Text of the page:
The business week in Switzerland
The week was dominated by a clutch of news about the Swiss economy.
Friday's data followed a report from the Swiss Institute of Business Cycle Research (KOF) in Zurich, which was released on Thursday. It forecast a slowdown in economic growth over the coming two years.
In its autumn report, KOF forecast that Gross Domestic Product would grow by 2.9 per cent in 2000, before slowing to 2.2 per cent in 2001 and 1.5 per cent in 2002.
Inflation was forecast at 1.7 per cent for this year, easing back to 0.8 per cent in 2001/2002, and therefore removing pressure on the Swiss National Bank to raise interest rates.
However, inflation data released on Wednesday had painted a more worrying picture.
Swiss consumer prices rose 2.3 per cent in the year to September, the highest yearly rate seen since December 1993. In August, inflation was running at just 1.3 per cent.
The upturn in prices in September was attributed almost entirely to the increase in oil and fuel costs over the past month. The Federal Statistical Office said the September figure would have been up by only 0.3 per cent, year on year, if oil and fuel prices had been excluded.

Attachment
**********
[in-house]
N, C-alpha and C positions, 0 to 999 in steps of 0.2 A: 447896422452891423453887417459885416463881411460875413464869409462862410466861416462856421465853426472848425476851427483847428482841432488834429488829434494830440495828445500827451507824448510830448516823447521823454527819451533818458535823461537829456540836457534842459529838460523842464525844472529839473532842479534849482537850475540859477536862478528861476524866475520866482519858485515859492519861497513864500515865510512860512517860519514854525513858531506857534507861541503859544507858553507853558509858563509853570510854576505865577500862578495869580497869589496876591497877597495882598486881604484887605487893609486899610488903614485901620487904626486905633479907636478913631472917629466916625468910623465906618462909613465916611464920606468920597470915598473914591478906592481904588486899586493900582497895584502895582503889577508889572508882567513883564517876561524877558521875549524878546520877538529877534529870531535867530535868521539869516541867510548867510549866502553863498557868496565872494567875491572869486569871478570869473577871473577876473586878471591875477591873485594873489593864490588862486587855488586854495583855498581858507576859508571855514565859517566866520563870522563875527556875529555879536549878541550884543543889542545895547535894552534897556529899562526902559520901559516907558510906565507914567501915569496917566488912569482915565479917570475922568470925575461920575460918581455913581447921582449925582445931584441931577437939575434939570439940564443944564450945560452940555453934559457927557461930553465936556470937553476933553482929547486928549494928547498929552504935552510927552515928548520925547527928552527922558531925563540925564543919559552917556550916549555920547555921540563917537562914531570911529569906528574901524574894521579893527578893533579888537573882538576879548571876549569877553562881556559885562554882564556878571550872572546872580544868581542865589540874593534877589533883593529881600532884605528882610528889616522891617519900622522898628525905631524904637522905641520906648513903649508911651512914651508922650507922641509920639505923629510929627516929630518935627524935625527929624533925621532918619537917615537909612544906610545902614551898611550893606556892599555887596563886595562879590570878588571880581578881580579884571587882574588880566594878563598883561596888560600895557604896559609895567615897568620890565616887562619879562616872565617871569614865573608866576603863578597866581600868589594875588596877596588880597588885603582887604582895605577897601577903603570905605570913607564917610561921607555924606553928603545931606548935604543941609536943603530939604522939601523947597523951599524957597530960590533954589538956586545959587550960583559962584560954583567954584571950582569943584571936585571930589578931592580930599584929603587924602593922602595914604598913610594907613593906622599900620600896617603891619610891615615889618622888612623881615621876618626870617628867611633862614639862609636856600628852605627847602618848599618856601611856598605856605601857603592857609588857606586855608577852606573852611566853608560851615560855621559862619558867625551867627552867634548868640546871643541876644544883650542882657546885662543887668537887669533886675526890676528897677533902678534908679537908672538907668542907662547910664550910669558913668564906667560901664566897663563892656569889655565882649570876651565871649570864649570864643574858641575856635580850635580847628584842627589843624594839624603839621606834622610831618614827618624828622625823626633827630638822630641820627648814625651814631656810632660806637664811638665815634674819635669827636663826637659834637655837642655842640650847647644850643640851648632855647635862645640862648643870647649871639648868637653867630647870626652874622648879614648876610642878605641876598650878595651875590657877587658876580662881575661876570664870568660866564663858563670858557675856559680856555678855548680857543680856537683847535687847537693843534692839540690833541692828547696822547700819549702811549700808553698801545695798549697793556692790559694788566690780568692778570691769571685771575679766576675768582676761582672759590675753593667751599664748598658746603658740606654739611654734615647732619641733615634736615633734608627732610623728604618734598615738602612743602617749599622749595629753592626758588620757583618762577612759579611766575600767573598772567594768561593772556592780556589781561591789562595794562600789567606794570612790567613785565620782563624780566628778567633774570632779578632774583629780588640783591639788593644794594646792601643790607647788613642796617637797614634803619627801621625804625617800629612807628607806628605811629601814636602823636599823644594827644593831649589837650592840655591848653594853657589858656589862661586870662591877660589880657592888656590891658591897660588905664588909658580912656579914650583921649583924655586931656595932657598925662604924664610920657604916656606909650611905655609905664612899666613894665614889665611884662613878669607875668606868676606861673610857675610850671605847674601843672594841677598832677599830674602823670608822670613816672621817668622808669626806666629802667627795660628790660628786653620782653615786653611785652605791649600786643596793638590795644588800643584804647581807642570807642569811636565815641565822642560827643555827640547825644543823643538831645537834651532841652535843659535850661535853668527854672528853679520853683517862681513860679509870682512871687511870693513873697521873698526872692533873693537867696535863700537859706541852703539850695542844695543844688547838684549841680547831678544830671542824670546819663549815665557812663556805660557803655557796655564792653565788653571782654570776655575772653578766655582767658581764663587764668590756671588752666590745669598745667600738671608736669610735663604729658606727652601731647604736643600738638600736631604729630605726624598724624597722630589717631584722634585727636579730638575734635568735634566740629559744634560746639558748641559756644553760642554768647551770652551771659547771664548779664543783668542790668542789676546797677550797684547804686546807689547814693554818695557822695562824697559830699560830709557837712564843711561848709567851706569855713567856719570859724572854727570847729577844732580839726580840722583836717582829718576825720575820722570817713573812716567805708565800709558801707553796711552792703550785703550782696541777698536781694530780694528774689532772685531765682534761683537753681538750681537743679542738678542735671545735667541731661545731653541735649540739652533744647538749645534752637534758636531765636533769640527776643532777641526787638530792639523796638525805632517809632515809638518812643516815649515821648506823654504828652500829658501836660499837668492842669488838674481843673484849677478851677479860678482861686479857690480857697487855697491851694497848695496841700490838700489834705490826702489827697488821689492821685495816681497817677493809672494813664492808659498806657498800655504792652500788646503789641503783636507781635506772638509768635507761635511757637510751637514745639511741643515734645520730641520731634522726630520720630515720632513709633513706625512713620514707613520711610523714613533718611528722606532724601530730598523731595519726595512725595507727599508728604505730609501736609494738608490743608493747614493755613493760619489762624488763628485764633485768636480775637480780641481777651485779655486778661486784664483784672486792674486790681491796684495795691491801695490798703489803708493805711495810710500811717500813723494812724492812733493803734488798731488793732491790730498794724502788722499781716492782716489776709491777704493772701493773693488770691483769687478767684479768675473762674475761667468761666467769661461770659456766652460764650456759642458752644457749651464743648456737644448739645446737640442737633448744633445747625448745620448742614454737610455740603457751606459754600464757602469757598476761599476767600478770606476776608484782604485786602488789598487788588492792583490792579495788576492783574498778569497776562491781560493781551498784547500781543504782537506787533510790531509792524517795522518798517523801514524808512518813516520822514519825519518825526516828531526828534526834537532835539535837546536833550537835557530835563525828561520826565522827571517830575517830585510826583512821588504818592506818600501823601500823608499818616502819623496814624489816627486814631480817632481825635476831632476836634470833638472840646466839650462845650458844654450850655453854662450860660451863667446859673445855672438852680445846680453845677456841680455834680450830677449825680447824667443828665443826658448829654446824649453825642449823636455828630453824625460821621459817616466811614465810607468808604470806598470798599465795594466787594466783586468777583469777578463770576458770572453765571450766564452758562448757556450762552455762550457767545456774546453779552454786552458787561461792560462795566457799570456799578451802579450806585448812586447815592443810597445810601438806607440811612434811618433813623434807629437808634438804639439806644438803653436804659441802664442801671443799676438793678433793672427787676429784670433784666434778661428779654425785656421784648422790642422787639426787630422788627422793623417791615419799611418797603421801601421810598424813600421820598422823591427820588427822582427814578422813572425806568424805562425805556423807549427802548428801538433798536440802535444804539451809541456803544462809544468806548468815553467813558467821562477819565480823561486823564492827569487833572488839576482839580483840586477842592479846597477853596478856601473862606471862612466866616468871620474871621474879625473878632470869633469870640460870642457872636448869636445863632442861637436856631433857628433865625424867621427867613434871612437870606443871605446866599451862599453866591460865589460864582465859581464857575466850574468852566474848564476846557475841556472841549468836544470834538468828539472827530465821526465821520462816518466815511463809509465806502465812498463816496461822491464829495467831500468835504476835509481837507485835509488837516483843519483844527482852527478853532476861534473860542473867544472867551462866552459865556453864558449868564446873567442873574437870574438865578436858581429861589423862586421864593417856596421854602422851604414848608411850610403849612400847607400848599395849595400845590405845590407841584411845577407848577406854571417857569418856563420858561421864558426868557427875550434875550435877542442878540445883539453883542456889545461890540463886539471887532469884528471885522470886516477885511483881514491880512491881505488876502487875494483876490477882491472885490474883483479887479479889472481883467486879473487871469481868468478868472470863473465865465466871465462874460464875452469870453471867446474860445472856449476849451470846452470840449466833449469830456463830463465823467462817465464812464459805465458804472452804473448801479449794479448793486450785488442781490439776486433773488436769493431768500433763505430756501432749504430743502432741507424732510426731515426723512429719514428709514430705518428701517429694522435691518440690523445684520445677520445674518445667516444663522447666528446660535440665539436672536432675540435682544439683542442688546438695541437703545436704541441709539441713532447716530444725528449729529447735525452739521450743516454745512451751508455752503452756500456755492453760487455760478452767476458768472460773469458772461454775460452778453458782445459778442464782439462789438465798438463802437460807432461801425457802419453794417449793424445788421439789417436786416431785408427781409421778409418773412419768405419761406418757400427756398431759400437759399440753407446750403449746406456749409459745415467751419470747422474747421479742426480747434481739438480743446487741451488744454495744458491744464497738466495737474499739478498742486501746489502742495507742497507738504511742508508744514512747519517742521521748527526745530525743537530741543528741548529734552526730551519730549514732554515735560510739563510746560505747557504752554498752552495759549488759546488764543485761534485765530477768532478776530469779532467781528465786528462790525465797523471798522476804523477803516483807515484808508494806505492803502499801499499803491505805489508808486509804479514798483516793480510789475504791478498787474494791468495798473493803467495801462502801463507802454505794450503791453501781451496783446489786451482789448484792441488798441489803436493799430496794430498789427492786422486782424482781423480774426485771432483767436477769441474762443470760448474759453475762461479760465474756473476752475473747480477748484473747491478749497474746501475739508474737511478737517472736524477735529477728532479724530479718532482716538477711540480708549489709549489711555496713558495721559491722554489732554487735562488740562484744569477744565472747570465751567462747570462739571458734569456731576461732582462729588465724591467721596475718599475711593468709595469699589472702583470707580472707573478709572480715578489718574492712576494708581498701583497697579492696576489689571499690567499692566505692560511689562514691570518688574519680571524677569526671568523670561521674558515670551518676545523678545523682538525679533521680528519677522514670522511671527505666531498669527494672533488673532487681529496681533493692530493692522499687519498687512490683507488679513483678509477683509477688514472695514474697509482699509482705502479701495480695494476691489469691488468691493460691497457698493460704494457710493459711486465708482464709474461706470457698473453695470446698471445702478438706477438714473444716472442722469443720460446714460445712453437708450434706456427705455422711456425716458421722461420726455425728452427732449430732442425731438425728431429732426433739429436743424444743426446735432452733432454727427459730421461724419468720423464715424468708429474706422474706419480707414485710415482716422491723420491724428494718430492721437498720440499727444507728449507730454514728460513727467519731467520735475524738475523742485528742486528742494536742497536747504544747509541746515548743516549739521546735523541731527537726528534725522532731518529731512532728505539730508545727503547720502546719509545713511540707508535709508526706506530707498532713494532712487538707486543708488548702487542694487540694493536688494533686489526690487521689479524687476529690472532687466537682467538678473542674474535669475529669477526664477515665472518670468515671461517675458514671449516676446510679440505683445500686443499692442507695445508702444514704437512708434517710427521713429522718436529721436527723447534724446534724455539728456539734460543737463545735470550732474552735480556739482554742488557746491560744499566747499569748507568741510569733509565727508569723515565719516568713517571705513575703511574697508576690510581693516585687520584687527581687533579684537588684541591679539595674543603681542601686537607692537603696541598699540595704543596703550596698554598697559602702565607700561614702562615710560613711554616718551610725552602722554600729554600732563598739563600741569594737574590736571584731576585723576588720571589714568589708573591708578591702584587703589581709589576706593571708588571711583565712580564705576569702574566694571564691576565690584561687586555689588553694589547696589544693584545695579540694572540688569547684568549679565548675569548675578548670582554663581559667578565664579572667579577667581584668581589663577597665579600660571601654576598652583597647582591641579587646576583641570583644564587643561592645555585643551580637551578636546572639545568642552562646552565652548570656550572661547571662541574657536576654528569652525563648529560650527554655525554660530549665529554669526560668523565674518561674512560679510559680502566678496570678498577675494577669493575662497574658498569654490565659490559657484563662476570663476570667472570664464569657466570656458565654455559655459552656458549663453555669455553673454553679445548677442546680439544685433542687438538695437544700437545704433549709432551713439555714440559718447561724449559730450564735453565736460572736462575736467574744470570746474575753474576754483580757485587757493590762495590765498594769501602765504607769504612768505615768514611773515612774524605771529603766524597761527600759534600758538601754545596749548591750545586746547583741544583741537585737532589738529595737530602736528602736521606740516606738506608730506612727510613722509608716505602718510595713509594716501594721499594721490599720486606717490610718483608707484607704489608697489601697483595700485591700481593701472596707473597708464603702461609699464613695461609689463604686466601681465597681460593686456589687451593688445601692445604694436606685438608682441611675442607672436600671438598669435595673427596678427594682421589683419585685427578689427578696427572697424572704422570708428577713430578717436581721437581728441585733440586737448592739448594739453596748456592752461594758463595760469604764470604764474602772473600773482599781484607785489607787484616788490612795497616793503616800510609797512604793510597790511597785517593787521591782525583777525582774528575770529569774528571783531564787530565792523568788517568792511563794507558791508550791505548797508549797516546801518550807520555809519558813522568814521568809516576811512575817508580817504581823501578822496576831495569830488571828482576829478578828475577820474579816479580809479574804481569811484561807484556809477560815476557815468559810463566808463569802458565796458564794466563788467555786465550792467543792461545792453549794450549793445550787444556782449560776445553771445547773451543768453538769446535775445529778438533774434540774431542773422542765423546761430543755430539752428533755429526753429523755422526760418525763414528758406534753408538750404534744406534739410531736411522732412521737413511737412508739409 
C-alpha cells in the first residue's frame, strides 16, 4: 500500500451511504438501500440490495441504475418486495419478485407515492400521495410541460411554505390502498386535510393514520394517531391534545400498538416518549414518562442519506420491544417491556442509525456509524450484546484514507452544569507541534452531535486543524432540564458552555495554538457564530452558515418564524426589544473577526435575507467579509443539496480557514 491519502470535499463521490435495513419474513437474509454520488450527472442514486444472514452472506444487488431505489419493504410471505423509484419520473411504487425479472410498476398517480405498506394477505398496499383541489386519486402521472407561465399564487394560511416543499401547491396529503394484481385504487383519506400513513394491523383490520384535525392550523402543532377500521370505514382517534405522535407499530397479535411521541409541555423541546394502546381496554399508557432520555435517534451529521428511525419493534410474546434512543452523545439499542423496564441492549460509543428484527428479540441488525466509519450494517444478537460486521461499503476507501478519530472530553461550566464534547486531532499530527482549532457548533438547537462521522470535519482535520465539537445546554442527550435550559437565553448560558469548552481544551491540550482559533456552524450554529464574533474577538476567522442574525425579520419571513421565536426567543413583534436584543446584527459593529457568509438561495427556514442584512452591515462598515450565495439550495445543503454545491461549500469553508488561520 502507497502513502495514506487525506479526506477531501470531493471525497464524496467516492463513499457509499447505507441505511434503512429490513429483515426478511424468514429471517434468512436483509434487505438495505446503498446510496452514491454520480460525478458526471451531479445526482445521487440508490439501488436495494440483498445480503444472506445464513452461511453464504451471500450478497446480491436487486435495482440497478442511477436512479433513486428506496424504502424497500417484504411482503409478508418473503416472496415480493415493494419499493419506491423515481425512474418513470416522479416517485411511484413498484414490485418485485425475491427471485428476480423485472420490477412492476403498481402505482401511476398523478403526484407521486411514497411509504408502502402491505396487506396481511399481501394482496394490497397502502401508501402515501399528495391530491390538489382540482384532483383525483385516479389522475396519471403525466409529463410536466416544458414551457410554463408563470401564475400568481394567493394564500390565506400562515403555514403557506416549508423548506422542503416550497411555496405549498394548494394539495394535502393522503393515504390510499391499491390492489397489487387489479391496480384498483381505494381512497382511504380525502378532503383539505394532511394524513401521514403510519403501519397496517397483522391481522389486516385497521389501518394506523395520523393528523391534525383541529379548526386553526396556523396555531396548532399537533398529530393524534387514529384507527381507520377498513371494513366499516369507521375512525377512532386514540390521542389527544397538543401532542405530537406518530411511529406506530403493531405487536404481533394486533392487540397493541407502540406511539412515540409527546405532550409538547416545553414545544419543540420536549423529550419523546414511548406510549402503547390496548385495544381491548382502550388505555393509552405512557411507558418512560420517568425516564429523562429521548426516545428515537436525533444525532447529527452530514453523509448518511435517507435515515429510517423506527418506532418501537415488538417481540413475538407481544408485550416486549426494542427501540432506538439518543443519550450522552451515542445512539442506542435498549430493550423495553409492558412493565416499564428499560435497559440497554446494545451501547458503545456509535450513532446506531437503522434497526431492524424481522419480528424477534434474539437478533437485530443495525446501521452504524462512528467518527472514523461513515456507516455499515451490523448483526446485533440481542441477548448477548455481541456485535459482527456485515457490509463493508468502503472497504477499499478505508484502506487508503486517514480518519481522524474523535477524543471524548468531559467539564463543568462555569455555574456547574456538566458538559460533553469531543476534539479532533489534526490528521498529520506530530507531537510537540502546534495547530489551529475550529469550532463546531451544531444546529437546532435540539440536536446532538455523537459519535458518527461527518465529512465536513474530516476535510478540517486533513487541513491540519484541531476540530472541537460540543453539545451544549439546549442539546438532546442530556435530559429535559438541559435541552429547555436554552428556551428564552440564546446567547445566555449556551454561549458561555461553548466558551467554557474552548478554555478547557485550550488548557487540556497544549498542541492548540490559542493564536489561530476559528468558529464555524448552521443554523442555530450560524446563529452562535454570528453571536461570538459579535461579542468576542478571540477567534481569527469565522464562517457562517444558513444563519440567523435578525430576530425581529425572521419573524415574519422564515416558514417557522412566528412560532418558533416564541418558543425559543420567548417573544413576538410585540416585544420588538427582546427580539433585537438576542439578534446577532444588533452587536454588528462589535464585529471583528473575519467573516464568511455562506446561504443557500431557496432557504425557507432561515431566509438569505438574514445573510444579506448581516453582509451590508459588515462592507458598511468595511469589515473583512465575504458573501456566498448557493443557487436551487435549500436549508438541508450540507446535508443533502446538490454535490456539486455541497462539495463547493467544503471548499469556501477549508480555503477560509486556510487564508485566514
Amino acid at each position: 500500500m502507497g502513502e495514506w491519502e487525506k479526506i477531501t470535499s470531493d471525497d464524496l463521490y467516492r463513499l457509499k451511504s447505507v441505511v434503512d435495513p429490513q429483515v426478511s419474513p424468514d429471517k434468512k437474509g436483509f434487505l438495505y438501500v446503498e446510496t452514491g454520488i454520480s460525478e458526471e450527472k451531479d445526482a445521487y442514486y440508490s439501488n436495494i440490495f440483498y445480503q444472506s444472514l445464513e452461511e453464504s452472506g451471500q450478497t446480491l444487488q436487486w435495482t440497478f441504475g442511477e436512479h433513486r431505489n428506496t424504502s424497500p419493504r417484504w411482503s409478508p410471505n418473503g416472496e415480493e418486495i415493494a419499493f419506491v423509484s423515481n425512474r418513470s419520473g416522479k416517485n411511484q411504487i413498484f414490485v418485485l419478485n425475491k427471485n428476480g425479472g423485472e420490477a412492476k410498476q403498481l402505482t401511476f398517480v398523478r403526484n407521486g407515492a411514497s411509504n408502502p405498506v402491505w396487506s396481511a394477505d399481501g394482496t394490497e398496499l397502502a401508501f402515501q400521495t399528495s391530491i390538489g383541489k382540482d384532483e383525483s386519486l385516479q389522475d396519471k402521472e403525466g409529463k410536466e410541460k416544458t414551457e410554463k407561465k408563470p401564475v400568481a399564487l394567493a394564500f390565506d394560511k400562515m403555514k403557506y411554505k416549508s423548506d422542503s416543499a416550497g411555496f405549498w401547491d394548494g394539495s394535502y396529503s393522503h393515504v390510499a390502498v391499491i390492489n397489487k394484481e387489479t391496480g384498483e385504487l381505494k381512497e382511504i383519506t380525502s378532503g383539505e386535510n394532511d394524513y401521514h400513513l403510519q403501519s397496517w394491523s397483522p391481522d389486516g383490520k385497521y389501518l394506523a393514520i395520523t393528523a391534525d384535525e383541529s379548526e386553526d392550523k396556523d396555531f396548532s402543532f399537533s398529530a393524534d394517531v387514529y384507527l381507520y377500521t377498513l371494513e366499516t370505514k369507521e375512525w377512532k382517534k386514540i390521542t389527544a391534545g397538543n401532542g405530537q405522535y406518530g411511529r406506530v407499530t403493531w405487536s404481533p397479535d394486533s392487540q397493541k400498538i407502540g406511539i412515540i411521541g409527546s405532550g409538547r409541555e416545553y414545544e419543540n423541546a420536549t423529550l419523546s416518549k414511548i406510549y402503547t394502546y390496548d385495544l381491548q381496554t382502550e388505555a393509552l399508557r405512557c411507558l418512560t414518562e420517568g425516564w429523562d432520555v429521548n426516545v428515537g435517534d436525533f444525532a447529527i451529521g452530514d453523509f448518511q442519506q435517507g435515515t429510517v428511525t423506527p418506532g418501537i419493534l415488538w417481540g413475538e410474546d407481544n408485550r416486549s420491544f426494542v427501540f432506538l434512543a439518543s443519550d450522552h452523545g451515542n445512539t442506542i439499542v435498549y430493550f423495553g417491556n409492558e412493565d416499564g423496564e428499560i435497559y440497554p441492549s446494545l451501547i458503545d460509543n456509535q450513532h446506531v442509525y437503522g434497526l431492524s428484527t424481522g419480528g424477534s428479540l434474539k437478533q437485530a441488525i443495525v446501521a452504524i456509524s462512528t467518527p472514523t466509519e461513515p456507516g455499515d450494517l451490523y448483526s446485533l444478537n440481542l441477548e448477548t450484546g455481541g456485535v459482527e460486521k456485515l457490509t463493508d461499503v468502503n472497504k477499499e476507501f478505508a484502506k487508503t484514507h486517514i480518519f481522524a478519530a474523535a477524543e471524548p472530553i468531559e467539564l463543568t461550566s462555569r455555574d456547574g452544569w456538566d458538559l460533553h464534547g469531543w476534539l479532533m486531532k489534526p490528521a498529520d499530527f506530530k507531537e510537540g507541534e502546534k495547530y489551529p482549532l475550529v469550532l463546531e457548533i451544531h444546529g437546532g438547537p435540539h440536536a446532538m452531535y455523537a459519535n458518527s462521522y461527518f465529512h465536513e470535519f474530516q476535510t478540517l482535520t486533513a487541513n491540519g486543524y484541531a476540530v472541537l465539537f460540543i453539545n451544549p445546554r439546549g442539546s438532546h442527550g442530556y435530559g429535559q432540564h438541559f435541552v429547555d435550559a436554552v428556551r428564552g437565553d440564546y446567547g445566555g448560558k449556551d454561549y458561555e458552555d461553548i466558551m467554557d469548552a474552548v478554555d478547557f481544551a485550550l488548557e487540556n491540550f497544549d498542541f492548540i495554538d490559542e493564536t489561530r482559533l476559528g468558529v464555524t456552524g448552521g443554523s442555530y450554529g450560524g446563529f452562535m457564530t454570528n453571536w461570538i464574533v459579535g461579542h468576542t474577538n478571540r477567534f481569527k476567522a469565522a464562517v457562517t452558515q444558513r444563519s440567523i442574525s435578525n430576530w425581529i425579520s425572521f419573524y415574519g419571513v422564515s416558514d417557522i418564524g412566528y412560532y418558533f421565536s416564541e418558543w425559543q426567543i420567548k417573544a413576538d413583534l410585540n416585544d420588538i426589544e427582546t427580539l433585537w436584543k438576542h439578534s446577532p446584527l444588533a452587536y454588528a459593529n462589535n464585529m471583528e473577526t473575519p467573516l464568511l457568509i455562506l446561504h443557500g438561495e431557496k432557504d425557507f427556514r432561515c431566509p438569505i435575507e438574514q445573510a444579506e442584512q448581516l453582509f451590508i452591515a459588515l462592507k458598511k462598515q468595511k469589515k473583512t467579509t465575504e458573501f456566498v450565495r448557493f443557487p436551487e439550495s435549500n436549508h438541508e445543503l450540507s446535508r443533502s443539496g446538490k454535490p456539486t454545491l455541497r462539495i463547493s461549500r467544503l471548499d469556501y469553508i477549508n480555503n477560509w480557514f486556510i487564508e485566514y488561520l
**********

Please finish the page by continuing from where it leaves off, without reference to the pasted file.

On the corporate front, the major news came Wednesday when the Swiss industrial group, SIG, announced it had sold most of its 140-year-old small arms and rifle business to two German private investors. About 100 jobs are at risk in the remainder of the division.
Also in the news was France's Carrefour, the world's second largest retailer. It said it was to form a joint venture with Geneva-based Swiss retailer, Maus Frères, to run 10 hypermarkets in Switzerland.
Announcing the deal on Wednesday, Carrefour said it would own 40 per cent of the joint venture, which will begin operating on January 1, 2001.
by Tom O'Brien
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